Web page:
Friday, June 30, 2006
The American Council on Education (ACE) is on a campaign to increase awareness about this education imperative and has launched a incredibly useful site called SolutionsForOurFuture.org. A recent article from that site’s newsletter is a must read. It’s called: Towards A National Competitiveness Strategy: Congress Turns To Higher Education.
Here’s a quick excerpt from the beginning:
The nation’s capital is abuzz with talk about the state of American competitiveness. From the groundbreaking National Academies of Sciences report “Rising Above the Gathering Storm” to journalist Tom Friedman’s best-seller “The World Is Flat,” a chorus of corporate chieftains, world-class scientists and public intellectuals is sounding the alarm that America’s future prosperity is at risk and that American preeminence in the 21st century cannot be taken for granted.
Check out the article. But more importantly, check out the site. The resources are outstanding, the policy briefs are useful, and the links to take action are compelling. ACE is doing great job of trying to mount a National Campaign for Higher Education. We need to support them!
Thursday, June 29, 2006
Reaching these students in this postmodern world with outreach and recruiting messages is more difficult than ever. That’s why it’s not surprising to see colleges turn to more creative viral marketing strategies. Just check out SchoolDaze from Kettering University. This first foray into an alternative outreach strategy has been forwarded around student communities like wildfire. It’s been so popular, Kettering created episode II to respond to “fan mail” flooding in. It’s not quite the standard campus tour, is it?
This just gets you thinking: how are we connecting with connected students? More importantly, is what we’re doing working? How do we know? What do they know about us that we don’t? You’d be surprised.
Tuesday, June 27, 2006
But something closer to home woke me up to slowing down this time. I was riding our Honda ATV through the Western North Carolina Mountains near our little farm. Joining me on the ride this morning is my 8-year-old daughter Alex. We’re buzzing through the Blue Ridge when suddenly she starts waving her hand up and down. I slow down and ask her “what’s up?”
She tells me, “Daddy, sometimes you have to slow down to see the butterflies.” My little Buddha. I slow the ATV down and sure enough, as we creep along the path, black, gold, yellow, and white butterflies come fluttering from the flowers and bushes all around. It’s like they came out of hiding. She waves her hand again, so I put my ear closer in and she tells me, “If you stop you can hear the birds sing.”
We come to a stop and I cut the engine off. Here we sit, on this crisp morning in the Blue Ridge, butterflies all around, being serenaded by bird song. She’s right. Sometimes you just have to slow down.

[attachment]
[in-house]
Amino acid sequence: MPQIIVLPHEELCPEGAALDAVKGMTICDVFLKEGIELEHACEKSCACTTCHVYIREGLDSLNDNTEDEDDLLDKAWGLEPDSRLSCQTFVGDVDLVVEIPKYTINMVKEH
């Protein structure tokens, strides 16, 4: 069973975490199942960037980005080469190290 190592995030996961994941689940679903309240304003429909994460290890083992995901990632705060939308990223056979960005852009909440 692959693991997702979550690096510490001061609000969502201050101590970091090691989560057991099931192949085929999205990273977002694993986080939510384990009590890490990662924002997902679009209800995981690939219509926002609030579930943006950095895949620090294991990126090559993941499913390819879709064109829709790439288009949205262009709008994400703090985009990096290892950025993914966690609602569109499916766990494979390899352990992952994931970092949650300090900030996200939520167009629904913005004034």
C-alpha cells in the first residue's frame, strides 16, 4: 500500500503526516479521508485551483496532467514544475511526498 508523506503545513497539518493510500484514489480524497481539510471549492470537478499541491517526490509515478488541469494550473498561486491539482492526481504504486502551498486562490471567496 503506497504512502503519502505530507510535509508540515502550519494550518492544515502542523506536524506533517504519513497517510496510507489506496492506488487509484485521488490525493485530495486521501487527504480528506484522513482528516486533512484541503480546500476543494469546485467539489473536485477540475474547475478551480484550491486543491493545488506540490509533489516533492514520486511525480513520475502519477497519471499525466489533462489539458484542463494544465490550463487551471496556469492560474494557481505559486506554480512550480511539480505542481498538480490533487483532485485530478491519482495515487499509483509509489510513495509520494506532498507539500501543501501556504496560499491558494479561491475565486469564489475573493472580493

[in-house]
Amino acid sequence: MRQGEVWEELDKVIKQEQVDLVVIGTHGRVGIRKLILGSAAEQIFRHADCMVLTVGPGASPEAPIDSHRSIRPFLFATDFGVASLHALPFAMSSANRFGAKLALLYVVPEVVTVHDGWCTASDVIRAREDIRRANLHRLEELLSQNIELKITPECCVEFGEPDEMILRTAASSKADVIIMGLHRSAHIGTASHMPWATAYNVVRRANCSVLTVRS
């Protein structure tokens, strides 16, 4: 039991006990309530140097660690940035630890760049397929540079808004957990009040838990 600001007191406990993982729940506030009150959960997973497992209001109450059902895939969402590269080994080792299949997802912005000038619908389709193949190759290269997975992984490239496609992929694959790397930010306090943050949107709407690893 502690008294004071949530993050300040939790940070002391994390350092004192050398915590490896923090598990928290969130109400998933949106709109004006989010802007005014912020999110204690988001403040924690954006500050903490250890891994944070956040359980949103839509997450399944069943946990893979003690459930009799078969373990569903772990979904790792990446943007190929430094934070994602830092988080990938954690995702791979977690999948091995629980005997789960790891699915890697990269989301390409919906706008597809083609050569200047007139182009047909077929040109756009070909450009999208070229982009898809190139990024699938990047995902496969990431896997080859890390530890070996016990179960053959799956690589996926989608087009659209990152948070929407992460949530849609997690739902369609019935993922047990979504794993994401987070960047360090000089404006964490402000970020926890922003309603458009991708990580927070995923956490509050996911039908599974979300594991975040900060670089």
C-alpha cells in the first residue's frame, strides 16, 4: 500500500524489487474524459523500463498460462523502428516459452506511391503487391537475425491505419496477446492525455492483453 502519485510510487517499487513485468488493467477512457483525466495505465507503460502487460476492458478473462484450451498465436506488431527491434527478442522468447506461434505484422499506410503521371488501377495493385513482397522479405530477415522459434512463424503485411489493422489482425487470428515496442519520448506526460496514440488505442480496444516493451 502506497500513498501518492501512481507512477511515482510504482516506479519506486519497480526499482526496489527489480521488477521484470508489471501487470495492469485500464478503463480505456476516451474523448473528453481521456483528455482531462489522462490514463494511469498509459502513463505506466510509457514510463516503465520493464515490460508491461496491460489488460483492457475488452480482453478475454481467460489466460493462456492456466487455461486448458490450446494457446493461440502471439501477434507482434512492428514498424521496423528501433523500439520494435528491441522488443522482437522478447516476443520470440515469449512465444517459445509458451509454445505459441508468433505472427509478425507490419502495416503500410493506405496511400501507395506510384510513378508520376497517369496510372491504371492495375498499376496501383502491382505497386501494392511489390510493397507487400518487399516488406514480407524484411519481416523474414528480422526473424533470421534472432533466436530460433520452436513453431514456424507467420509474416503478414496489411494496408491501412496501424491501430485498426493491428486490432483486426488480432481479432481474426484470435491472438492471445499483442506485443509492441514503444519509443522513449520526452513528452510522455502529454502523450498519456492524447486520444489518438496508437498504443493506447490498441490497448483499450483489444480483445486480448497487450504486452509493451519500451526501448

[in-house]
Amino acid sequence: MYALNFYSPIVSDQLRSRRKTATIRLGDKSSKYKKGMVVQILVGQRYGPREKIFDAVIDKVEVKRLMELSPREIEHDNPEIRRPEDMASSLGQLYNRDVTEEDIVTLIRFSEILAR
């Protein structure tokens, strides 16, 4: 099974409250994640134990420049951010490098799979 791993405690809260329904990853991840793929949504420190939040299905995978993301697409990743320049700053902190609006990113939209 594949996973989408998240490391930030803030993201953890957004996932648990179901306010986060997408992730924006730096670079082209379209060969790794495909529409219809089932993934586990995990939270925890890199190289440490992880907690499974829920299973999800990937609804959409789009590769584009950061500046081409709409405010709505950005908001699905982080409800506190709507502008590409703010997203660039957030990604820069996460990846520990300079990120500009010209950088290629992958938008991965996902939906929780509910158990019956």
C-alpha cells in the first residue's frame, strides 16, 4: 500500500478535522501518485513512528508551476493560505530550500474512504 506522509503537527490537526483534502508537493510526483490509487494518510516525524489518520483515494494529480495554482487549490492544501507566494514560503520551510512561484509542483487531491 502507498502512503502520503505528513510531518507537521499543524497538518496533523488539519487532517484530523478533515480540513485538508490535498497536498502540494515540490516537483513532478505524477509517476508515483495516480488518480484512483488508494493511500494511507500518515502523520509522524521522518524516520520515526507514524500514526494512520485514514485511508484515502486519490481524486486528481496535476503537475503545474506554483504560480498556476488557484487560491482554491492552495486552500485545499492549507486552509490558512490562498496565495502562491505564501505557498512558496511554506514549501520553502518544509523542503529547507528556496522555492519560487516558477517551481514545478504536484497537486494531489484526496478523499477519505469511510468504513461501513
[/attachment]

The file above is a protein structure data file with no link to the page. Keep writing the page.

Friday, June 09, 2006
If you read some of the current literature on brain research and learning, a major maxim jumps out: be a rookie every year. From Ian Robertson’s Mind Sculpture to James Zull’s The Art of Changing the Brain to Eric Jensen’s Brain-Based Learning to Daniel Amen’s Making a Good Brain Great, we find that the brain has somewhat of a use it or lose it protocol. And you are best served by not only deepening your current learning, but by stimulating fresh neural-synaptic pathways through explorations of the new and novel. Learning a new language, new technology, knitting, or horseback riding, it really doesn’t matter. Just learn something new.
We’ve known the value of learning renewal for some time. Remember Merlin’s admonition to the Once and Future King:
“The best thing for being sad . . . is to learn something. That's the only thing that never fails. You may grow old and trembling in your anatomies, you may lie awake at night listening to the disorder of your veins, you may miss your only love, you may see the world about you devastated by evil lunatics, or know your honour trampled in the sewers of baser minds. There is only one thing for it then — to learn. Learn why the world wags and what wags it. That is the only thing which the mind can never exhaust, never alienate, never be tortured by, never fear or distrust, and never dream of regretting. Learning is the only thing for you. Look what a lot of things there are to learn."
Still, it takes a lot of courage to admit you don’t know what you’re doing. The best of teachers understand the raw courage of this moment for their students. In The Courage to Teach, Parker Palmer argues that this realization is essential in breaking the cycle of fear—the fear of both the teacher and student that the other will find out that they don’t really know everything.
Rookie courage is sometimes quite difficult for veterans in particular. Their expertise weighs on their minds; their pride in past accomplishments restrains them from embracing a learning experience which might make them look like a duck out of water. However, the best of veterans know that living out loud with this experience—right in front of your students—may be the most important gift. It teaches students about the importance of rookie courage, and the fact that they need to develop it as a skill for lifelong learning.
The great news is that our modern technology changes so rapidly we continuously have opportunities to be a rookie. From trying out online learning to experimenting with Podcasting, there is an endless array of moments for us to keep our own brains fresh with new learning and to engage our students as well. Yes, we may look foolish at times, as we fumble with new hardware, software, and systems. But we’ll not only survive, we’ll thrive because of it.
We all just have to have a little Rookie Courage.